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Honeysuckle Rose

   

Willie Nelson wrote his classic anthem "On the Road Again" for Jerry Schatzberg's 1980 film, Honeysuckle Rose — the country icon's first starring role. In the film, Nelson plays charismatic country singer Buck Bonham, and the tune fittingly captures the momentum of Buck and his band's tour bus as it careens from one rowdy gig to the next, leaving a collection of empty beer cans and broken hearts in its wake. The Academy Award-nominated song's celebratory lyrics, extolling the euphoria of making music and creating with friends outside of society's strictures, provide a bittersweet counterpoint to the question at the heart of the film. In Honeysuckle Rose's key dramatic moment, Buck's wife, Viv (Dyan Cannon), asks him, "Will you ever stop?" The complicated answer is clear in Buck's large, agonized eyes.

In Honeysuckle Rose, which screens tonight at Lincoln Center with the filmmaker in attendance, Schatzberg achieves something rare and magical onscreen. With patience and tenderness he depicts the tension between life on the road and life back home, a conflict which is perfectly tailored to the boyishness and world-weary vulnerability Nelson offers. Capturing all the aching humanity and longing of Nelson's music, the film — with its flashy performances and Robby Müller's stunning and intimate photography — mirrors the delicate lilt of the country legend's iconic voice, so rich with the ineffable oscillations of the human heart.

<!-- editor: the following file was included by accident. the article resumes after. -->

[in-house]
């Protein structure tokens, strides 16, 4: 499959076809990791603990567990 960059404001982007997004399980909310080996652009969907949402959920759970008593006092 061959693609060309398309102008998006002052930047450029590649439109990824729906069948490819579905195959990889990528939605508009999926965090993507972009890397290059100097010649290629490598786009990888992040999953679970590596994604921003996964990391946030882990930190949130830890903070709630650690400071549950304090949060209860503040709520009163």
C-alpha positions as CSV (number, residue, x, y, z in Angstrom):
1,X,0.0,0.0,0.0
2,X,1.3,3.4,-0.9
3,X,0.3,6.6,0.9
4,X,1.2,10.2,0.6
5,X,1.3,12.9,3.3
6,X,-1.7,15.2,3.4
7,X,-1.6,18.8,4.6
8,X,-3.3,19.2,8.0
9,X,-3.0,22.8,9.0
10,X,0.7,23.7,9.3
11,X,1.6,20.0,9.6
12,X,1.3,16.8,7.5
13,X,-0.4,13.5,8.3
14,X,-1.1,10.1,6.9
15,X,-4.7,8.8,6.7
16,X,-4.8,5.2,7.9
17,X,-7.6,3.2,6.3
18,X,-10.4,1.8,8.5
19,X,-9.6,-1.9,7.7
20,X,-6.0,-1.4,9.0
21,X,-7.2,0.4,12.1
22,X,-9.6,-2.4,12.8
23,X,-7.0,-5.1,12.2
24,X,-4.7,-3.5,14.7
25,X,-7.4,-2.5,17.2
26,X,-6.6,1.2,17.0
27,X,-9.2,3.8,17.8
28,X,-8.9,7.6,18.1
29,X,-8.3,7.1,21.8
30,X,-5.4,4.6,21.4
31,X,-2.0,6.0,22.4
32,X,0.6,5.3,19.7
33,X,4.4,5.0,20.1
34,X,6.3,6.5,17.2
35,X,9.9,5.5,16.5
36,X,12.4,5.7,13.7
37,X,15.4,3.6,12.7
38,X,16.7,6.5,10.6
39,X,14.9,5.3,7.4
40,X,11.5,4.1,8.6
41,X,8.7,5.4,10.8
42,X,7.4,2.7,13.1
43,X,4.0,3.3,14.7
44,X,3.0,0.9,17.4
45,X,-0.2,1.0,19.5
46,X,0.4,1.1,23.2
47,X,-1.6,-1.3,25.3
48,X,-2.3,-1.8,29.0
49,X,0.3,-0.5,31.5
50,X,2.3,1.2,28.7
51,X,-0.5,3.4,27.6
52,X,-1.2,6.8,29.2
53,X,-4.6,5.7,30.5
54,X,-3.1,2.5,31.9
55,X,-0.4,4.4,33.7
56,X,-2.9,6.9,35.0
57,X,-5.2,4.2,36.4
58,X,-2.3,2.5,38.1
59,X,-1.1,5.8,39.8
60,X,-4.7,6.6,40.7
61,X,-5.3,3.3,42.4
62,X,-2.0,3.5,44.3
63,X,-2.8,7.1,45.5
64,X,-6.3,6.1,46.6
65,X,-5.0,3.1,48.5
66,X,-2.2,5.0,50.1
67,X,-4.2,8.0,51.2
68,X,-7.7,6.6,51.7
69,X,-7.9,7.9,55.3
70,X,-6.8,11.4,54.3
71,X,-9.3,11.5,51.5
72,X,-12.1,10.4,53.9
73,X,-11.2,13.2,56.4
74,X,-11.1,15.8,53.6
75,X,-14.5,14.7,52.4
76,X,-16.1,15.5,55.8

Schatzberg allows musical performance to take center stage to poignant effect. Nelson and company (including a cameo by Emmy Lou Harris) deliver one great country tune after another, adding a nuanced reality to the life of a traveling band, where each night songs must be created anew for an expectant audience. Buck Bonham's band, dysfunctional as they may be, is a family complete with all the bickering and hijinx that come along with it. Affairs of the heart are balanced with enough beer for breakfast, practical jokes, and amourous flings to qualify this humanistic drama as an "outlaw country" epic.

Past Screenings